A Window into Life in the Suburbs


"Consider how the lilies grow. They do not labor or spin. Yet I tell you, not even Solomon in all his splendor was dressed like one of these." Luke 12:27 (NIV)

Monday, April 26, 2010

Environmental Tokenism

So Earth Day has come and gone for the fortieth time... and pardon me while I do my best Ebenezer Scrooge imitation...

Once upon a time, I did think that there was something to global environmentalism and all its different manifestations but more and more, it seems to be nothing more than a token religious gesture for rich, atheistic types looking to unload their guilt into a cause that would redeem them from having more dollars than sense.

I have nothing against conservation or doing commonsensical things with pollution, waste products and resources. Goodness knows we can always do better in those areas. In my case I learnt everything about dealing with waste paper from spartan relatives who lived through the Japanese Occupation and postwar years. They didn't call it "being green" -- just good o'l common sense frugality learnt from belt-tightening days.

I'm all for using renewable energy within reason but I am really, really tired of rich and powerful people telling us plebs that we need to "reduce our carbon footprint" when they have no trouble flying around the world in their private jets under the guise of "raising awareness". That was one of my problems with the Copenhagen summit at the end of last year. Thousands of delegates descending on the Danish capital with aeroplanes and limousines adding carbon dioxide into the atmosphere -- for a climate change talkfest that was doomed to fail.

Actually, I don't suffer from an overabundance of wealth envy nor do I have issues with private jets... My main beef is with a new kind of Pharasaical hypocrisy that claims a kind of moral high ground on environmental sins. A recent study by a couple of researchers at the University of Toronto has noted that environmental do-gooders does not equal ethically good people.

While I cringe at the silly antics of the rich and famous that grab the headlines, I don't have issues if they want to bow at the altar of environmentalism as many of them are deigned to do. But I do object to being dragged before their aforesaid altar just so that they can appease their consciences through some kind punitive carbon credits system that would probably end up filling the pockets of bankers and doing zip for the environment.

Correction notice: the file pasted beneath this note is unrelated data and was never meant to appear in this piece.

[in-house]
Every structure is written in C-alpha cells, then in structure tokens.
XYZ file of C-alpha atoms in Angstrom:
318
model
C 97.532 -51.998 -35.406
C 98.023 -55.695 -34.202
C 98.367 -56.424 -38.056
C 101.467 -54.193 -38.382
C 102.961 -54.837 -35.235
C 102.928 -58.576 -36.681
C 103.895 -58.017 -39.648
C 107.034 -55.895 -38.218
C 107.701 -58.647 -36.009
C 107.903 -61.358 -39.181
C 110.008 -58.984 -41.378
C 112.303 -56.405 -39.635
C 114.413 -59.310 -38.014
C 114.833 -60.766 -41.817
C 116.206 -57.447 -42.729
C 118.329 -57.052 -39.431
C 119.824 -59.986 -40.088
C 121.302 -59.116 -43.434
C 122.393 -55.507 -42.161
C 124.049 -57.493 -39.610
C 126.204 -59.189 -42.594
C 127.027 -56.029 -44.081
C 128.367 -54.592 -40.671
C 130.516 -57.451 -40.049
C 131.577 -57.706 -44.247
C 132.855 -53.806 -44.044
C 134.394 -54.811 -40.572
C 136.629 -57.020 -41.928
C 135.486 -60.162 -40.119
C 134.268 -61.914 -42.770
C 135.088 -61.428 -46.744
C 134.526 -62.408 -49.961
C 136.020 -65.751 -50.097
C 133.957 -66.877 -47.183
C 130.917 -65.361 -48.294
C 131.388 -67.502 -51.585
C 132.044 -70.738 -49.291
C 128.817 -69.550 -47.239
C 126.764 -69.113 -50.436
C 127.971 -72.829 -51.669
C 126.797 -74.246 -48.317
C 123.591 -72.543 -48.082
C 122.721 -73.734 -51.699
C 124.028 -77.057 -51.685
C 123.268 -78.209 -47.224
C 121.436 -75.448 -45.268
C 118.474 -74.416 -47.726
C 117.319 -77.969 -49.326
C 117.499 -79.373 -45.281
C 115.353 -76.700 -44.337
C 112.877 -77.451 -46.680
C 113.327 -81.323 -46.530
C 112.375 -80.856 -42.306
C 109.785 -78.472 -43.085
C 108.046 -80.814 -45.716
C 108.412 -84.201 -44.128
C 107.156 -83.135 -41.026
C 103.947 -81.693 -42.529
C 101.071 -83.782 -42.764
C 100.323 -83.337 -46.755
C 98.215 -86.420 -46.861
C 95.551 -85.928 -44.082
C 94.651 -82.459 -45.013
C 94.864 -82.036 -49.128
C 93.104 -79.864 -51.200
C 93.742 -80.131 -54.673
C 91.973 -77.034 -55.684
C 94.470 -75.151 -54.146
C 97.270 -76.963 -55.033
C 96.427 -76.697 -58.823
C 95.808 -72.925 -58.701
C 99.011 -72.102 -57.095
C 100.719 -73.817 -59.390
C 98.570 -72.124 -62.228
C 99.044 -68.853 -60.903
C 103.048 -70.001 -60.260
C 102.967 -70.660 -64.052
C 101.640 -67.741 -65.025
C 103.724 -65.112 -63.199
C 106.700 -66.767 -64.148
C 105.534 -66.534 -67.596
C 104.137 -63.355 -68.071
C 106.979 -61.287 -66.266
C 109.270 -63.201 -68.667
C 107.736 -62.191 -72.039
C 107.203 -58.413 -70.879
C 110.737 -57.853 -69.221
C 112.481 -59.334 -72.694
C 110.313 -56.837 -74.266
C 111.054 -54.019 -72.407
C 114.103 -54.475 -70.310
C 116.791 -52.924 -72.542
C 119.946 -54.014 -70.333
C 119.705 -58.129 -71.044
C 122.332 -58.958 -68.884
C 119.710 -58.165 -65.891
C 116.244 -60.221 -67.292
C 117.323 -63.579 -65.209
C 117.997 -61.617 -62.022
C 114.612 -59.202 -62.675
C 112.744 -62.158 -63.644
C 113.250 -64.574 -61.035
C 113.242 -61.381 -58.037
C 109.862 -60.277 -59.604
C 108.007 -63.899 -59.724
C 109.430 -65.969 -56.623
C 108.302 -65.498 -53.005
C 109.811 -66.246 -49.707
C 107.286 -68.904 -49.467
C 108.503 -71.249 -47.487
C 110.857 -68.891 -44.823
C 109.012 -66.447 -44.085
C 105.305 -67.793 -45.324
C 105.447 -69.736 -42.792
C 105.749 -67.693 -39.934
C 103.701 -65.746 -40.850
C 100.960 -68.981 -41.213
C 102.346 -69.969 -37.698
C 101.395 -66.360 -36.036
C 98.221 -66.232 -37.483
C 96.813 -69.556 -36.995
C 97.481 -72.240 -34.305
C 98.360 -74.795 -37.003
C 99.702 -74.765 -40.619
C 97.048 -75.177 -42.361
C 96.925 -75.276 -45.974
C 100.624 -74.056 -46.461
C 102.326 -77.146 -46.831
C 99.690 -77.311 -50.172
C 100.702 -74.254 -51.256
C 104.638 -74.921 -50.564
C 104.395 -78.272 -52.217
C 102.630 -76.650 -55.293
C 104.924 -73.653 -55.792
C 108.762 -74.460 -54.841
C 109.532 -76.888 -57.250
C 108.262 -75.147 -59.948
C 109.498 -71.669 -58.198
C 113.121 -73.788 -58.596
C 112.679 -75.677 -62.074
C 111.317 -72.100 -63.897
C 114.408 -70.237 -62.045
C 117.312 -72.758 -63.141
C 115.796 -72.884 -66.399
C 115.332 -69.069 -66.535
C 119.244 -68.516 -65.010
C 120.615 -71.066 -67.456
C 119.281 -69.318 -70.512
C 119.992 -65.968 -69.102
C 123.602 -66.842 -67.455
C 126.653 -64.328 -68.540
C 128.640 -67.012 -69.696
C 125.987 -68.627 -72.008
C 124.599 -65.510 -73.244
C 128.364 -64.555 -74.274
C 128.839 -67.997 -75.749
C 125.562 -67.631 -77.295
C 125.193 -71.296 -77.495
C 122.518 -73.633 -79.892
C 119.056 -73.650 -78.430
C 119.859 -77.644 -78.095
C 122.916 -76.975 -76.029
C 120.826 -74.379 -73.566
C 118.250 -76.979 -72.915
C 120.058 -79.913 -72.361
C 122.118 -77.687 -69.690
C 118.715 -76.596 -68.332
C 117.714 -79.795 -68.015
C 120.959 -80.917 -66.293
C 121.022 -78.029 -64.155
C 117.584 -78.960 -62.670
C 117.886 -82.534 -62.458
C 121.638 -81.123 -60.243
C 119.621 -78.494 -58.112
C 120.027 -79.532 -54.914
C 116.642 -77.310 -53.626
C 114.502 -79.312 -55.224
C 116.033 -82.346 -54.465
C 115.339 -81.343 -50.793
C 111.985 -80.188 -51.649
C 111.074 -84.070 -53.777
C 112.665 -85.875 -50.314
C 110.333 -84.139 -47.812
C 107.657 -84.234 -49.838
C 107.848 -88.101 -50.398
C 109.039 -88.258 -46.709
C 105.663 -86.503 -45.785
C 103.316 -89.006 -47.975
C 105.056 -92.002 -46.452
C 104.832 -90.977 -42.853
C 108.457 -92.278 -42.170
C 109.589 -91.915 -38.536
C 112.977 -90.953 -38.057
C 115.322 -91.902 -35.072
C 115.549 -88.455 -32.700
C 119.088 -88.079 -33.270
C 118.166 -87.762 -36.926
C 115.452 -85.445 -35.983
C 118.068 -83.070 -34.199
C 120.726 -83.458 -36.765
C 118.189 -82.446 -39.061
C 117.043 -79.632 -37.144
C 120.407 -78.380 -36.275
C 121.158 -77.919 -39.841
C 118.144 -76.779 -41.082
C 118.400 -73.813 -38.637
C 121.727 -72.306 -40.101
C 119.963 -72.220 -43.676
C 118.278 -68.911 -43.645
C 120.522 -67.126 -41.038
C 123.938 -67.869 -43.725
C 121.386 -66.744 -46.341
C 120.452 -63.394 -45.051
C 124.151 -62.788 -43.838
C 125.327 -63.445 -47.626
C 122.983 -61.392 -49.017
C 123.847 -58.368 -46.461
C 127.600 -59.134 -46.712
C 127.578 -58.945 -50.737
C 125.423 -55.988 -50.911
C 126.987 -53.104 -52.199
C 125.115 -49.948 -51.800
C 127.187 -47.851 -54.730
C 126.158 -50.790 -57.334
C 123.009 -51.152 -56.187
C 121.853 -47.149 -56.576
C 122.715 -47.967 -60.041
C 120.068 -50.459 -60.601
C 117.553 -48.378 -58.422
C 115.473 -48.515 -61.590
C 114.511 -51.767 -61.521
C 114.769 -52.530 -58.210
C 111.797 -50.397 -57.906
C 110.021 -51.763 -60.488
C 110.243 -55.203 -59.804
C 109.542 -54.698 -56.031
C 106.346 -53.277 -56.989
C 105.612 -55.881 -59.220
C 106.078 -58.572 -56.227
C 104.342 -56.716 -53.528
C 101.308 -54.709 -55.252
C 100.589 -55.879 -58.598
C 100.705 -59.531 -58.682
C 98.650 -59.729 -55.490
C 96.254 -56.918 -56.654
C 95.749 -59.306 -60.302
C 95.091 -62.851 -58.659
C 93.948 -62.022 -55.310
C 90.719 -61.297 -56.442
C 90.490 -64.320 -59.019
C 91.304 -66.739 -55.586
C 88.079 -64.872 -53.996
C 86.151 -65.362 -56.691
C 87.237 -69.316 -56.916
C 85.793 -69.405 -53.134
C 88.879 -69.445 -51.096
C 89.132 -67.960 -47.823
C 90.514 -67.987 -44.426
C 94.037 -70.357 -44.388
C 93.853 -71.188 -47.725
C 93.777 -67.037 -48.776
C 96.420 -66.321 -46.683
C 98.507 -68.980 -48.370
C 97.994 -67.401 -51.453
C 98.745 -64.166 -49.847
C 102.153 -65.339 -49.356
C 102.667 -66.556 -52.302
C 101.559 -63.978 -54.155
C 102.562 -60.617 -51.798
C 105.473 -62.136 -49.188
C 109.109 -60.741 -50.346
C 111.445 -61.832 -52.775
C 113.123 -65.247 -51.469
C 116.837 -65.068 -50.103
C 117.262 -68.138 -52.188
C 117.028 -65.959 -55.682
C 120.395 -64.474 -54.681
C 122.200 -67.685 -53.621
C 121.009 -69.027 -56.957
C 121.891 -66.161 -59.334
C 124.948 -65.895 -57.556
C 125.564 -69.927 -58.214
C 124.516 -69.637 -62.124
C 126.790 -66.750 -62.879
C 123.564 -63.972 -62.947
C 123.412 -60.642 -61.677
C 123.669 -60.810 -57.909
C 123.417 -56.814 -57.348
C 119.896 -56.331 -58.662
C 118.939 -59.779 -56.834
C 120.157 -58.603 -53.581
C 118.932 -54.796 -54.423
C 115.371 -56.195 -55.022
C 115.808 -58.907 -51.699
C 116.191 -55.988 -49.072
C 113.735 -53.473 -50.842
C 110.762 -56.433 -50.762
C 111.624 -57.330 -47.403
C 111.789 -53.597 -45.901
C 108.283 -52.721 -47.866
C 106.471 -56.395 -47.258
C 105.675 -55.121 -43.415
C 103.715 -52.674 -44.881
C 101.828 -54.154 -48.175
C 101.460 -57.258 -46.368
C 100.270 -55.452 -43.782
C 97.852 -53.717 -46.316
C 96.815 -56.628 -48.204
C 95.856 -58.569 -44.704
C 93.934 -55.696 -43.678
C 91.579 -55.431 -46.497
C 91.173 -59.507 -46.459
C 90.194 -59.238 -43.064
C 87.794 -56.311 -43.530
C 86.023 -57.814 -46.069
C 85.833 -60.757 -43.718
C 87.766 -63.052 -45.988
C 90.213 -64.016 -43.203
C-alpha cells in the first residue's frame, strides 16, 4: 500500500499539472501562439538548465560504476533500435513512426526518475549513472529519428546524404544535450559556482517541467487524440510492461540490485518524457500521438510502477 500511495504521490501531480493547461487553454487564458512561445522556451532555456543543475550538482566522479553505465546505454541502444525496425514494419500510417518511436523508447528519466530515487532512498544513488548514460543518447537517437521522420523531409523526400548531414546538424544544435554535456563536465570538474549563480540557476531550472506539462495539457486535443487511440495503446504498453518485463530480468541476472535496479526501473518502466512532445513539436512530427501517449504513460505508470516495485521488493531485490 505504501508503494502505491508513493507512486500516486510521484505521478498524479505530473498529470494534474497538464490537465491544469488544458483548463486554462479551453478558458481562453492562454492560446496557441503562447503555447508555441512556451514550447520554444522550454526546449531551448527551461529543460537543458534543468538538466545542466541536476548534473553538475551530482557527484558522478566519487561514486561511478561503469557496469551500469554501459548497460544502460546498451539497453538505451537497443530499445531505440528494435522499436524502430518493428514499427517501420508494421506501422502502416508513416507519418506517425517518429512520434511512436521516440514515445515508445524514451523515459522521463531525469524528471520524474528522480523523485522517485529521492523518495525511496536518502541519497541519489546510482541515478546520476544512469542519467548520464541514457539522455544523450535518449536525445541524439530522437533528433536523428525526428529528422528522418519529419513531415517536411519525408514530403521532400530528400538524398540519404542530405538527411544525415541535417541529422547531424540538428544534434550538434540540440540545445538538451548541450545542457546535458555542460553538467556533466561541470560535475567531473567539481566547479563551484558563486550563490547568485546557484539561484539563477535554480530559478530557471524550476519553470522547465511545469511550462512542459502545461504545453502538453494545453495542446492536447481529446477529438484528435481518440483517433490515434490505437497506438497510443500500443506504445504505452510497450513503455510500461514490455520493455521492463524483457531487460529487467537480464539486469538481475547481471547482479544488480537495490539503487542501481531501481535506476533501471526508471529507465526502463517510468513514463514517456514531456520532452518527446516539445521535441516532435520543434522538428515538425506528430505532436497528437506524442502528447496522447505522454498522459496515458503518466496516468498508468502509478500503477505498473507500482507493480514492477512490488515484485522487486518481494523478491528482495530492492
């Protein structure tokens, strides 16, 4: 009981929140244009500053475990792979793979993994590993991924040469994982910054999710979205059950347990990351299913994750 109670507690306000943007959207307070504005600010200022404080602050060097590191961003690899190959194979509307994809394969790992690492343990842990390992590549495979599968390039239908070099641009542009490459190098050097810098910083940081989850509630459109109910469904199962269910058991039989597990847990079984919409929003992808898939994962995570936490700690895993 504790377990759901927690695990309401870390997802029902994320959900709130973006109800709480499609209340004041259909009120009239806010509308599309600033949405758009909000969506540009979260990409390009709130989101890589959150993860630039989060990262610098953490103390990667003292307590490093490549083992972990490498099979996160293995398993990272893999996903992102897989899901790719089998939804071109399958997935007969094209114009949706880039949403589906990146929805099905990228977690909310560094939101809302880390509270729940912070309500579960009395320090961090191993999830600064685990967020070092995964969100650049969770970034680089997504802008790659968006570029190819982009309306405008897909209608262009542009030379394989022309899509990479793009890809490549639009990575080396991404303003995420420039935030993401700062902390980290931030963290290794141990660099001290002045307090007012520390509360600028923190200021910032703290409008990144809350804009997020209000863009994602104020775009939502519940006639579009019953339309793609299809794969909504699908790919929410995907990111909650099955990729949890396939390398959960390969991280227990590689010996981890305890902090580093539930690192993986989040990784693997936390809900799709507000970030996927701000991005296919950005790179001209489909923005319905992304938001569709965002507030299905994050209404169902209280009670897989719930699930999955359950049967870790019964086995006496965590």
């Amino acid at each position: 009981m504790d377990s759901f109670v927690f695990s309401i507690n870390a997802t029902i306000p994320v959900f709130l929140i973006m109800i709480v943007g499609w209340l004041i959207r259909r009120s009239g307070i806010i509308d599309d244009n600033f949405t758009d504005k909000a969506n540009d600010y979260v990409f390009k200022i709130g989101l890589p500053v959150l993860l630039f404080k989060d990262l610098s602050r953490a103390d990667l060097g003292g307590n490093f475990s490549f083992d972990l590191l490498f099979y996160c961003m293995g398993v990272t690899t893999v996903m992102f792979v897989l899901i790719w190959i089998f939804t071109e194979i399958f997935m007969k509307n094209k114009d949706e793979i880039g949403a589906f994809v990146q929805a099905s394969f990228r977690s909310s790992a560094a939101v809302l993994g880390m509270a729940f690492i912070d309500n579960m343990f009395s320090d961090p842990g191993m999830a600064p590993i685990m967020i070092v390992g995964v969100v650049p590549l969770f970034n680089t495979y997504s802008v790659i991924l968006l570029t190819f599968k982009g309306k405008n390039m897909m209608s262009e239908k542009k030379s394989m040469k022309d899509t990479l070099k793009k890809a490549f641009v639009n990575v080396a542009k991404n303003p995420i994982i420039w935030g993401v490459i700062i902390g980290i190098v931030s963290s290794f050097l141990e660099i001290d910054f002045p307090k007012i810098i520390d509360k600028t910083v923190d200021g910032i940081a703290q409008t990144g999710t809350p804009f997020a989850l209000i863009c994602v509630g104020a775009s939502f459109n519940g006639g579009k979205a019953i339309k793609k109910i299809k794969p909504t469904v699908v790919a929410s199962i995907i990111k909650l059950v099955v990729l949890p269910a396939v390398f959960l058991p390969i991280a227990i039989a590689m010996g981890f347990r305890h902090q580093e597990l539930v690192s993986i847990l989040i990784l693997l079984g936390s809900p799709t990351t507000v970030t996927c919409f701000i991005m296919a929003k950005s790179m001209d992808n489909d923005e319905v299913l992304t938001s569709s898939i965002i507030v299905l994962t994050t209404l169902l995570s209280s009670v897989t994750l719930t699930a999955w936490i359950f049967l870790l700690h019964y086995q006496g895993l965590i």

My feeling is that most of us, who live in so-called developed countries, do what we can within our means. We support recycling, we use "green" bags and we try our best to teach our children to be sensible about possessions and money.  Regulations and propaganda can only do so much... unless of course, we want to start dictating to people about how they should live which is dangerous territory to start sliding into.

I don't pretend to be good or consistent with the environmental stuff. But I know that I would rather not be spending all my time in the ensuite bemoaning the effects of poor quality drinking water or see hamburger wraps or drink cans lying on our front pavement. Even less attractive to me, is seeing a rat run across the room while I'm having dinner at a restaurant. Those are far more powerful motivators to act from than an airy fairy doctrine of "saving the planet" (whatever that means) that goes in one ear and out the other.

Just because some of us don't see the world through an environmental worldview it means that we don't care. We care because... "The earth is the LORD's, and everything in it, the world, and all who live in it" (Psalm 24:1, NIV) ... particularly because of the people who live in it.

2 comments:

  1. Well said! We need to be good stewards of what God has given to us, and that includes the planet we live on. Personally, I think the environmental jargon is just that, and like you mentioned "a token religious gesture for rich, atheistic types looking to unload their guilt into a cause that would redeem them from having more dollars than sense." Terms like 'carbon footprint' etc seem to be another fad phrase that is thrown about. I'm not an environmental activist as such, but am teaching my kids to do things responsibly in looking after this beautiful earth. Great post!

    ReplyDelete
  2. That's the best we can do really... teach our kids through example to be responsible with the resources that we have.
    Thanks for commenting.

    ReplyDelete

Let me know what you think!